Pravda No. 56, May 26 (13), 1917.
Published according to the text in Pravda.
Source: Lenin Collected Works, Progress Publishers, 1964, Moscow, Volume 24, pages 393-394.
Translated: Isaacs Bernard
Transcription\Markup: B. Baggins and D. Walters
Public Domain: Lenin Internet Archive 1999 (2005). You may freely copy, distribute, display and perform this work; as well as make derivative and commercial works. Please credit “Marxists Internet Archive” as your source.
The statements dealing with the possible victory of a chauvinist (defencist) revolution are of particular interest. Sotsial-Demokrat, the Central Organ of the Russian Social-Democratic Labour Party published in Geneva under the editorship of Zinoviev and Lenin, carried the following statement of its editors in its issue No. 47 for October 13, 1915:
“(8) By revolutionary chauvinists we mean those who want a victory over tsarism so as to achieve victory over Germany, plunder other countries, consolidate Great-Russian rule over the other peoples of Russia, etc. Revolutionary chauvinism is based on the class position of the petty bourgeoisie. The latter always vacillates between the bourgeoisie and the proletariat. At present it is vacillating between chauvinism (which prevents it from being consistently revolutionary, even within the meaning of a democratic revolution) and proletarian internationalism. At the moment the Trudoviks, the Socialist-Revolutionaries, Nasha Zarya, Chkheidze’s Duma group, the Organising Committee, Mr. Plekhanov and the like are political spokesmen for this petty bourgeoisie in Russia.
“(9) If the revolutionary chauvinists won in Russia, we would be opposed to a defence of their ‘fatherland’ in the present war. Our slogan is: against the chauvinists, even if they are revolutionary end republican—against them, and for an alliance of the international proletariat for the socialist revolution.
“(10) To the question of whether it is possible for the proletariat to assume the leadership in the bourgeois Russian revolution, our answer is: yes, it is possible, if the petty bourgeoisie swings to the left at the decisive moment; it is being pushed to the left, not only by our propaganda, but by a number of objective factors, economic, financial (the burden of war), military, political, and others.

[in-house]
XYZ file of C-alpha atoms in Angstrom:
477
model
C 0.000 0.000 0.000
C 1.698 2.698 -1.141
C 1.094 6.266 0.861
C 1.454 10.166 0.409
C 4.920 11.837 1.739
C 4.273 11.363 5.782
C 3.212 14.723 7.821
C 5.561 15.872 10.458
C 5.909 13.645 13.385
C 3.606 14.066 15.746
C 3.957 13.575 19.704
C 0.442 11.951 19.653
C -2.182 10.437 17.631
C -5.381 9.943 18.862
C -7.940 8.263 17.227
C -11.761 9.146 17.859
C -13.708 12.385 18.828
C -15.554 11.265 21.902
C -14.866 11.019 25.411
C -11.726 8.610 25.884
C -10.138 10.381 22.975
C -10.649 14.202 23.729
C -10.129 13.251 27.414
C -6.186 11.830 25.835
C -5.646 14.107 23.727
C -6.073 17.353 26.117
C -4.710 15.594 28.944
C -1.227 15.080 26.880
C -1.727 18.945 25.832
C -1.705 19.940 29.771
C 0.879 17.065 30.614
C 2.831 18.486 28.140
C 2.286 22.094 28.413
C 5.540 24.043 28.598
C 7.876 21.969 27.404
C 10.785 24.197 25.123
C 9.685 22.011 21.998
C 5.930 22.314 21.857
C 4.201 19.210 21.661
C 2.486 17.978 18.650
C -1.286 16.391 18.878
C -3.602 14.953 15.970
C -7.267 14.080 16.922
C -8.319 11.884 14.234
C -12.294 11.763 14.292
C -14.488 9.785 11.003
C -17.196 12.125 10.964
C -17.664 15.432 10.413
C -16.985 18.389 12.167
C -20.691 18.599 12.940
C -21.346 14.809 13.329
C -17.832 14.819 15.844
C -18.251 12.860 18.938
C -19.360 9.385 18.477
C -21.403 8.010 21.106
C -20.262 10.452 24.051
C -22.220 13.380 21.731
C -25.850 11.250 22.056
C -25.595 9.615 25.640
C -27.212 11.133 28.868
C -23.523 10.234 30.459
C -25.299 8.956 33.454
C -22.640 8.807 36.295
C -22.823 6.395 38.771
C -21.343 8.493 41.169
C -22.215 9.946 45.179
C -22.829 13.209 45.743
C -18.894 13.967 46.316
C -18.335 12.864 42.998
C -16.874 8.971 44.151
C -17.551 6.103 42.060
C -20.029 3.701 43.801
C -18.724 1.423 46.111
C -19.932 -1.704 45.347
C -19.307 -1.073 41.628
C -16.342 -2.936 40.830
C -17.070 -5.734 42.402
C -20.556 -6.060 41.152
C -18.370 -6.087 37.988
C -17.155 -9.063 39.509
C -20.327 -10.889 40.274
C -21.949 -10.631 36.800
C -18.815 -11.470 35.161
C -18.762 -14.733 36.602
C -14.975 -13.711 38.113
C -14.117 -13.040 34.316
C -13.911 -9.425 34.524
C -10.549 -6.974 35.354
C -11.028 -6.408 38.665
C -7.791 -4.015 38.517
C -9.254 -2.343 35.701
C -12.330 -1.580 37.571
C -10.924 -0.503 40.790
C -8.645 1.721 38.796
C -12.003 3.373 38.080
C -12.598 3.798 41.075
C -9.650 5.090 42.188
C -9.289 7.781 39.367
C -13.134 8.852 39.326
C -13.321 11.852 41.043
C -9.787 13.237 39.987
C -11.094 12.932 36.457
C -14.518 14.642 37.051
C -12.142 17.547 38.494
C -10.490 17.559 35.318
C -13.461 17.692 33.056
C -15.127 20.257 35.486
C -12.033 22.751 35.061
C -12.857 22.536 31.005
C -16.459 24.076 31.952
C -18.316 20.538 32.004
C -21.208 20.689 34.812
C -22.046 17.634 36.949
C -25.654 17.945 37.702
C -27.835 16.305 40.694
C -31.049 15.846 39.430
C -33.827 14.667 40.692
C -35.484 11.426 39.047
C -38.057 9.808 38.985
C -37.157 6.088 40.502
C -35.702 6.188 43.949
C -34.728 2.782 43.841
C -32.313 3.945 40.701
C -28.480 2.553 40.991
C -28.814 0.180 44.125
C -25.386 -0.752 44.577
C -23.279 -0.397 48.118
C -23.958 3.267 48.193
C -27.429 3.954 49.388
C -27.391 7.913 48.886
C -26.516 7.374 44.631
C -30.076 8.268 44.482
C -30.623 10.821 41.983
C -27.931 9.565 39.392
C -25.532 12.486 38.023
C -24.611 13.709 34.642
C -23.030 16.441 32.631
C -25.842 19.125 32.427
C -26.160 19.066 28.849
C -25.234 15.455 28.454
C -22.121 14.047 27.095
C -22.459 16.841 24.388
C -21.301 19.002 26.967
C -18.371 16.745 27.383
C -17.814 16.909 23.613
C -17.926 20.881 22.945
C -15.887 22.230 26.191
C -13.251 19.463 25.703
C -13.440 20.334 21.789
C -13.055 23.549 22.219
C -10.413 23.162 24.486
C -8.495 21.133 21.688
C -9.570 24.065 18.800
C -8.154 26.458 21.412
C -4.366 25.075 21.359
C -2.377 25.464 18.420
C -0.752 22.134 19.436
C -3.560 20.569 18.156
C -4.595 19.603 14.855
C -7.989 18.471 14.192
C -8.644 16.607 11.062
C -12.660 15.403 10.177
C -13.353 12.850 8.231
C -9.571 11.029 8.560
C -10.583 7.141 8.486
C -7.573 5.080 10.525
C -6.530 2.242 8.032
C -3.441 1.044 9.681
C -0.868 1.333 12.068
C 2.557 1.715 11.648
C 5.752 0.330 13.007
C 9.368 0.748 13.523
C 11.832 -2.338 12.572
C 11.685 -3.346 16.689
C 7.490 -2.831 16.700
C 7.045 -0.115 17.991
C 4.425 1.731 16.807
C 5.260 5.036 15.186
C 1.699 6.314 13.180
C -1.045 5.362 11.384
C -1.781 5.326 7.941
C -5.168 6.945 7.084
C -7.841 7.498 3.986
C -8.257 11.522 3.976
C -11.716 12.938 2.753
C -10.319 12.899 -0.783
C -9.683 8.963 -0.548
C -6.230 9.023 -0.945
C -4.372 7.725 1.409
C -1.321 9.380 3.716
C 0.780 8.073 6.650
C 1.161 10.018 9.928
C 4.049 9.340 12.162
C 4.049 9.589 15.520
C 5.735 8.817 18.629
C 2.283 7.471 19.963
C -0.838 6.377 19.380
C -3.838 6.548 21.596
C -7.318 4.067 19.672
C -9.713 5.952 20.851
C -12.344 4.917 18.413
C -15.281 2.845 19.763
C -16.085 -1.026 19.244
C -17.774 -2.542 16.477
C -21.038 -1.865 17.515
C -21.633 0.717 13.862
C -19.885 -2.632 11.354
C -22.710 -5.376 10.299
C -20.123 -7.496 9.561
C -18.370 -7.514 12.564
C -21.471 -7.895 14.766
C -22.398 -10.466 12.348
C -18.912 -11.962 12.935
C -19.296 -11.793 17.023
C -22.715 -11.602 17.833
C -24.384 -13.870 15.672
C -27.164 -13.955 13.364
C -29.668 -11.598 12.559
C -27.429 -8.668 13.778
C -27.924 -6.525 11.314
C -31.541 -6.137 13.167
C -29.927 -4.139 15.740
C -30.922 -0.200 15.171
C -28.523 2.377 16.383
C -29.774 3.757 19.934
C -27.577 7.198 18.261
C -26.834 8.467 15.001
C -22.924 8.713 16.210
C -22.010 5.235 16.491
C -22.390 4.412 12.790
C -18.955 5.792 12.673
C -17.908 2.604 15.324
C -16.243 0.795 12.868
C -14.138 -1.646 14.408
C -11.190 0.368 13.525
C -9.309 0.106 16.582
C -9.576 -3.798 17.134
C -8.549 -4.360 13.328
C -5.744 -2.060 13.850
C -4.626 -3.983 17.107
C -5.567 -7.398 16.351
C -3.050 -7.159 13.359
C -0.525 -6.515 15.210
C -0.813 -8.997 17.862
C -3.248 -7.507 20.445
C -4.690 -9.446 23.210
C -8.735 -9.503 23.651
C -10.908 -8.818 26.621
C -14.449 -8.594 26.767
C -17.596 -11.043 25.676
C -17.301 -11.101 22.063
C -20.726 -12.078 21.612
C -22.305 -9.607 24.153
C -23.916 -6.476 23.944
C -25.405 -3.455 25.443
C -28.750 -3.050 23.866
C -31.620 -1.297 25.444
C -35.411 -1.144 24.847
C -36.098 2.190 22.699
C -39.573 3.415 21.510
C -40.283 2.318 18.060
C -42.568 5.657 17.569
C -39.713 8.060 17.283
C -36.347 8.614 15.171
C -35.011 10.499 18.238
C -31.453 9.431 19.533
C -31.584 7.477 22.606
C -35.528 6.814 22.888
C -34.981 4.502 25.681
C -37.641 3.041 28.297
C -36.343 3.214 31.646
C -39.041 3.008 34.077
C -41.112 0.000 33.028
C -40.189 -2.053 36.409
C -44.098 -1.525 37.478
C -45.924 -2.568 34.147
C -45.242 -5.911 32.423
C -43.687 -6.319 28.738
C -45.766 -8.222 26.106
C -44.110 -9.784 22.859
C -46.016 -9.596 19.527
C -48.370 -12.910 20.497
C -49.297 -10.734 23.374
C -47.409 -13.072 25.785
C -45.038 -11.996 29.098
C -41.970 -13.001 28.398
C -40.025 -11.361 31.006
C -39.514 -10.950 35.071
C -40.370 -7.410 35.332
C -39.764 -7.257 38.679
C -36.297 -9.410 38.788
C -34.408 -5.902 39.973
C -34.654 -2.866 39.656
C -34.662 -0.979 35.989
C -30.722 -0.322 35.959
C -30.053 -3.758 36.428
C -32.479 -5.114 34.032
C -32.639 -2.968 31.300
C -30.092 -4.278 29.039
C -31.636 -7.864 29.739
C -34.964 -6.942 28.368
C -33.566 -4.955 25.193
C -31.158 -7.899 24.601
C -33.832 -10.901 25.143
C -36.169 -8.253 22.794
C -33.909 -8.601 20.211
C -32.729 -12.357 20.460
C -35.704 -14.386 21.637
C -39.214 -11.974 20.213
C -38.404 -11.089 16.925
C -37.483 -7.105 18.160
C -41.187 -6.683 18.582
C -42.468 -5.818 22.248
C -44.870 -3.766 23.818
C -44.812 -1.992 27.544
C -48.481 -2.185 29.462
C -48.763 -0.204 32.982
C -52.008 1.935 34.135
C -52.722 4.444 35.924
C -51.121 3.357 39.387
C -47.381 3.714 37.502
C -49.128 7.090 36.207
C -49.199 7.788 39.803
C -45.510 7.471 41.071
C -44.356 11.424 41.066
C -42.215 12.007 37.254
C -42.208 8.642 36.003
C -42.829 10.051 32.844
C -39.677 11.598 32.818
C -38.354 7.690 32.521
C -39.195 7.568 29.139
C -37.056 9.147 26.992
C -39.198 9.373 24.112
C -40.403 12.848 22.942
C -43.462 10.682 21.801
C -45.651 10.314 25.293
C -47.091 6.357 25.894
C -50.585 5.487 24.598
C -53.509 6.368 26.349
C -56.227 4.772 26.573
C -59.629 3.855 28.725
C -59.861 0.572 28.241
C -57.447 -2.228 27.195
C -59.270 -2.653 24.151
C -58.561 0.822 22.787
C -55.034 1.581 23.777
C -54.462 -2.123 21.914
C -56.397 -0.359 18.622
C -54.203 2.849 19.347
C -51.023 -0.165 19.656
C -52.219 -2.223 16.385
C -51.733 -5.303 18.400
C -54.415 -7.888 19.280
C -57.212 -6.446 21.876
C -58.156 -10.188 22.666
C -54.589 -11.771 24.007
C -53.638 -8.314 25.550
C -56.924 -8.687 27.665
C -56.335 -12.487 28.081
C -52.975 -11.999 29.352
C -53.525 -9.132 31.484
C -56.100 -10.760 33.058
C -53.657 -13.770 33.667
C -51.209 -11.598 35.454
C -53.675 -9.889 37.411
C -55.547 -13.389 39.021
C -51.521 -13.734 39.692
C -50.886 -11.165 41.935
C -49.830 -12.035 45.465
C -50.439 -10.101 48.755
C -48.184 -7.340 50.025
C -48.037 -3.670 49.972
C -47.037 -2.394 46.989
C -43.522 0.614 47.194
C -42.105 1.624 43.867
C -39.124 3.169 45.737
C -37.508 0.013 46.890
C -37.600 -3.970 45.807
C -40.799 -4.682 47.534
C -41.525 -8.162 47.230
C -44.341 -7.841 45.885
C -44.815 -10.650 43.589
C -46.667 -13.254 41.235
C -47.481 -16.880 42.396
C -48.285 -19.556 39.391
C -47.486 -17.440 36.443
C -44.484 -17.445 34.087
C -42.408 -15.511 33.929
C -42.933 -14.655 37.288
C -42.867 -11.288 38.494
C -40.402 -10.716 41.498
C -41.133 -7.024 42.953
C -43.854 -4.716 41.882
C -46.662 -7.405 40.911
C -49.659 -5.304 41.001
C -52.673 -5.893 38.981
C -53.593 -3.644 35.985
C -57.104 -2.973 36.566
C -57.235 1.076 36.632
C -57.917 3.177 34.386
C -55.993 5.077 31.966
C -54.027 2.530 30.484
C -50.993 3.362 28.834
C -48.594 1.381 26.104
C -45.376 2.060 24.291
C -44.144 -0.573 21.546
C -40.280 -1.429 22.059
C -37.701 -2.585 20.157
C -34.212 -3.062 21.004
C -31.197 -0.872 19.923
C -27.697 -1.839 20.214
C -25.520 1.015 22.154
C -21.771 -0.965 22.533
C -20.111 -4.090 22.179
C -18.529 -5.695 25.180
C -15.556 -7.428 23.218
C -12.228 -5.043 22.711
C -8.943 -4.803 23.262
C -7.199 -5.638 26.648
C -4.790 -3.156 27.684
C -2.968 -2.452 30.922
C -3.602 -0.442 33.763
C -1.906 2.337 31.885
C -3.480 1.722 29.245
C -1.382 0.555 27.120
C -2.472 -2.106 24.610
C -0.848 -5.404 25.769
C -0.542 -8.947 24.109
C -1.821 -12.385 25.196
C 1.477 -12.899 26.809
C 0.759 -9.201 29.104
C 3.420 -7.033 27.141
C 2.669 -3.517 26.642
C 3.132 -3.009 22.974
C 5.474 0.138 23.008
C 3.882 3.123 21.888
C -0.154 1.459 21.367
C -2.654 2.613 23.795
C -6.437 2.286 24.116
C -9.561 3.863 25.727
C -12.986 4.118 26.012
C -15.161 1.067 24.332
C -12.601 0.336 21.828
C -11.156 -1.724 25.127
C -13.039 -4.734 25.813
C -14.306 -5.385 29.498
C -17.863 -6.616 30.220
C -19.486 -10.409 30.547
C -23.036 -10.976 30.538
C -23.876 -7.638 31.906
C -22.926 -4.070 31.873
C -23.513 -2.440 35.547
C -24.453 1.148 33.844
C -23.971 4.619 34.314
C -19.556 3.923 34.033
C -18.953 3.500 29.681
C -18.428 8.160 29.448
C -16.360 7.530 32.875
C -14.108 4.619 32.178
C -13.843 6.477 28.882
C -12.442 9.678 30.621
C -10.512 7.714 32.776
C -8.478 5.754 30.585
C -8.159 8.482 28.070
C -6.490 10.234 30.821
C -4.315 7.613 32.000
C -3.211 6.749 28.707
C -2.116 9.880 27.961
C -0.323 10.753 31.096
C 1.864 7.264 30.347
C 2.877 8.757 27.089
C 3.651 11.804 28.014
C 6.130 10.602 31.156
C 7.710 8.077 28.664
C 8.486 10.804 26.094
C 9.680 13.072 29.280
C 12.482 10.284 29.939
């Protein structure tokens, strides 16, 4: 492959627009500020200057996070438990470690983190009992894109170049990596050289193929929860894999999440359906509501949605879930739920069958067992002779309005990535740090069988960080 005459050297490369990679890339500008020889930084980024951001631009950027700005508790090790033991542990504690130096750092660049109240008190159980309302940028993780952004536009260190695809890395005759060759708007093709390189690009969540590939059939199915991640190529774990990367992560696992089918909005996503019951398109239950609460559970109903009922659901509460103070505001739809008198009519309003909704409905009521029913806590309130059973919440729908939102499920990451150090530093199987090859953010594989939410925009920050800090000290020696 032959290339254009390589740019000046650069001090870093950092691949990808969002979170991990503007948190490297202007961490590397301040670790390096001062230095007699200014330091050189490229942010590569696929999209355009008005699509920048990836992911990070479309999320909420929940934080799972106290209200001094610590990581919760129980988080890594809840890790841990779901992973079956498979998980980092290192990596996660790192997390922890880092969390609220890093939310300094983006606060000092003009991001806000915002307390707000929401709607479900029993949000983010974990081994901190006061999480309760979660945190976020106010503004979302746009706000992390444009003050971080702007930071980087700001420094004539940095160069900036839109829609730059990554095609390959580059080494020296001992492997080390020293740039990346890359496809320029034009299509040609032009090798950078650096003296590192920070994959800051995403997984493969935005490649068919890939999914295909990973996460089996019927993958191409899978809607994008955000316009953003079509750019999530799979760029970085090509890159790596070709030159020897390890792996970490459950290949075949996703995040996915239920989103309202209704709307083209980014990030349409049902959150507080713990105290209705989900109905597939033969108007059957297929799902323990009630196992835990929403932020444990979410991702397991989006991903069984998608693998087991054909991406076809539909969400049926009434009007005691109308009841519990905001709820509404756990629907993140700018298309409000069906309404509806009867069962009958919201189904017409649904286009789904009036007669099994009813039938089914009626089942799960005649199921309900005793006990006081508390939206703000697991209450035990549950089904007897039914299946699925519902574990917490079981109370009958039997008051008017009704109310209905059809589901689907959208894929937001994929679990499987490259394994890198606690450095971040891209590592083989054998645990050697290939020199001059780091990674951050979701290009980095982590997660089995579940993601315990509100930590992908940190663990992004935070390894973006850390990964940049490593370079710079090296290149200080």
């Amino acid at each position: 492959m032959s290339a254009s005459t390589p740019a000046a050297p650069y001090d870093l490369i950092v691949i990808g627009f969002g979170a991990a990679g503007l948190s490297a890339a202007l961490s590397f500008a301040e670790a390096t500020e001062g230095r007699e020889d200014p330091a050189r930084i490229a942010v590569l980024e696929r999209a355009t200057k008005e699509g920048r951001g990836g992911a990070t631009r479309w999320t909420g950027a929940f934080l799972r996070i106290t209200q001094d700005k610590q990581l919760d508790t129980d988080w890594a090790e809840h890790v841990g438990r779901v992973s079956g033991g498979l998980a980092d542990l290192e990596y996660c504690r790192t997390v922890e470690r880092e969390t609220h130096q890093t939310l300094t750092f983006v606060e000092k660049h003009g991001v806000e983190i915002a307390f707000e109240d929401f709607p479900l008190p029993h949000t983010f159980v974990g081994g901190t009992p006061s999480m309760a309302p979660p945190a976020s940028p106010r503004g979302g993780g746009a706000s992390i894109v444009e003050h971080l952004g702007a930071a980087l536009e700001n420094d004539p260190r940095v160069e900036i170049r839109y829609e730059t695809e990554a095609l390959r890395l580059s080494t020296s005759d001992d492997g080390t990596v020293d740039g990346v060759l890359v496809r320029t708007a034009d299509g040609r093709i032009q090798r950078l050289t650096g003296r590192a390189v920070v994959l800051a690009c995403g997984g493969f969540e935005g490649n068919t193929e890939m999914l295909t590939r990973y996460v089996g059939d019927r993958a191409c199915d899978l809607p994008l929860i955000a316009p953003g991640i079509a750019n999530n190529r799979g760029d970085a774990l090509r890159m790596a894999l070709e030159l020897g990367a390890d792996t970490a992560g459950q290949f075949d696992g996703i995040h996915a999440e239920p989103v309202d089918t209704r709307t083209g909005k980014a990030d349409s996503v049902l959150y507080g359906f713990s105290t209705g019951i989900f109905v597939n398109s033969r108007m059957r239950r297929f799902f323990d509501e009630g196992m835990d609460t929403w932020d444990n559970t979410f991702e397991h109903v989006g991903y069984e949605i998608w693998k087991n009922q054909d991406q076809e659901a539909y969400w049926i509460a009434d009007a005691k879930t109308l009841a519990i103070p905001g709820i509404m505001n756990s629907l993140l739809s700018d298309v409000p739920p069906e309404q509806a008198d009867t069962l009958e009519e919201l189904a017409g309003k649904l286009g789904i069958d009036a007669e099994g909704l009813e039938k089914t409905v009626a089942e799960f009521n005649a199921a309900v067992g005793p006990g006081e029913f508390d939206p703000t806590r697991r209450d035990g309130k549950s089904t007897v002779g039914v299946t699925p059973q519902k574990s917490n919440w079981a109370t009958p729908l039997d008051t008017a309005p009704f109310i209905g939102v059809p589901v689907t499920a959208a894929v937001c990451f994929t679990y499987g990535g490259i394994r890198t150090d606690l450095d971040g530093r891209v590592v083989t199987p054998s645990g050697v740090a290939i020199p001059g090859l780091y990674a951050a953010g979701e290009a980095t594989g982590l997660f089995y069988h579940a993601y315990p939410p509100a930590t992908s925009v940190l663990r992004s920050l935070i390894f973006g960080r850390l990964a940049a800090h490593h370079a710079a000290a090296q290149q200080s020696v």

“(11) To the question of what the party of the proletariat would do if the revolution placed power in its hands in the present war, our answer is as follows: we would propose peace to all the belligerents on the condition that freedom is given to the colonies and all peoples that are dependent, oppressed and deprived of rights. Under the present governments, neither Germany nor Britain and France would accept this condition. In that case, we would have to prepare for and wage a revolutionary war, i.e., not only resolutely carry out the whole of our minimum programme, but work systematically to bring about an uprising among all peoples now oppressed by the Great Russians, all colonies and dependent countries in Asia (India, China, Persia, etc.), and also, first and foremost, we would raise up the socialist proletariat of Europe for an insurrection against their governments and despite the social-chauvinists. There is no doubt that a victory of the proletariat in Russia would create extraordinarily favourable conditions for the development of the revolution in both Asia and Europe. Even 1905 proved that. The international solidarity of the revolutionary proletariat is a fact, despite the scum of opportunism and social-chauvinism.”
 See present edition, Vol. 21, pp. 403–04.—Ed.